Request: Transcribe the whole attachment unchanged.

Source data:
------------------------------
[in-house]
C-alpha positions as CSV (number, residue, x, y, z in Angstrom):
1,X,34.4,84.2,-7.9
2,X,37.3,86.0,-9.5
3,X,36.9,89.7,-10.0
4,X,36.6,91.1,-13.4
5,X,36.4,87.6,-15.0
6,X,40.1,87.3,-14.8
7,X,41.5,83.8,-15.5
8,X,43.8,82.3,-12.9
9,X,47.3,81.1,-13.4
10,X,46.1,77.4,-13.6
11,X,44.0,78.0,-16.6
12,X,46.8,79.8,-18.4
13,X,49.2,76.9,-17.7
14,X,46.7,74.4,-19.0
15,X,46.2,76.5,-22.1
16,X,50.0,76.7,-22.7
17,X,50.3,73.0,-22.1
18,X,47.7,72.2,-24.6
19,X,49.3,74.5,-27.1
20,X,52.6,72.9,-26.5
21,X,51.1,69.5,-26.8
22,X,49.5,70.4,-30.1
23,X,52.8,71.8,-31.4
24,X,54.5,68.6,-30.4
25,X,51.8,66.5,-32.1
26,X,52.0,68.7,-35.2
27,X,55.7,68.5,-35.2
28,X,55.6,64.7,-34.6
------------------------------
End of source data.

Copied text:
[in-house]
C-alpha positions as CSV (number, residue, x, y, z in Angstrom):
1,X,34.4,84.2,-7.9
2,X,37.3,86.0,-9.5
3,X,36.9,89.7,-10.0
4,X,36.6,91.1,-13.4
5,X,36.4,87.6,-15.0
6,X,40.1,87.3,-14.8
7,X,41.5,83.8,-15.5
8,X,43.8,82.3,-12.9
9,X,47.3,81.1,-13.4
10,X,46.1,77.4,-13.6
11,X,44.0,78.0,-16.6
12,X,46.8,79.8,-18.4
13,X,49.2,76.9,-17.7
14,X,46.7,74.4,-19.0
15,X,46.2,76.5,-22.1
16,X,50.0,76.7,-22.7
17,X,50.3,73.0,-22.1
18,X,47.7,72.2,-24.6
19,X,49.3,74.5,-27.1
20,X,52.6,72.9,-26.5
21,X,51.1,69.5,-26.8
22,X,49.5,70.4,-30.1
23,X,52.8,71.8,-31.4
24,X,54.5,68.6,-30.4
25,X,51.8,66.5,-32.1
26,X,52.0,68.7,-35.2
27,X,55.7,68.5,-35.2
28,X,55.6,64.7,-34.6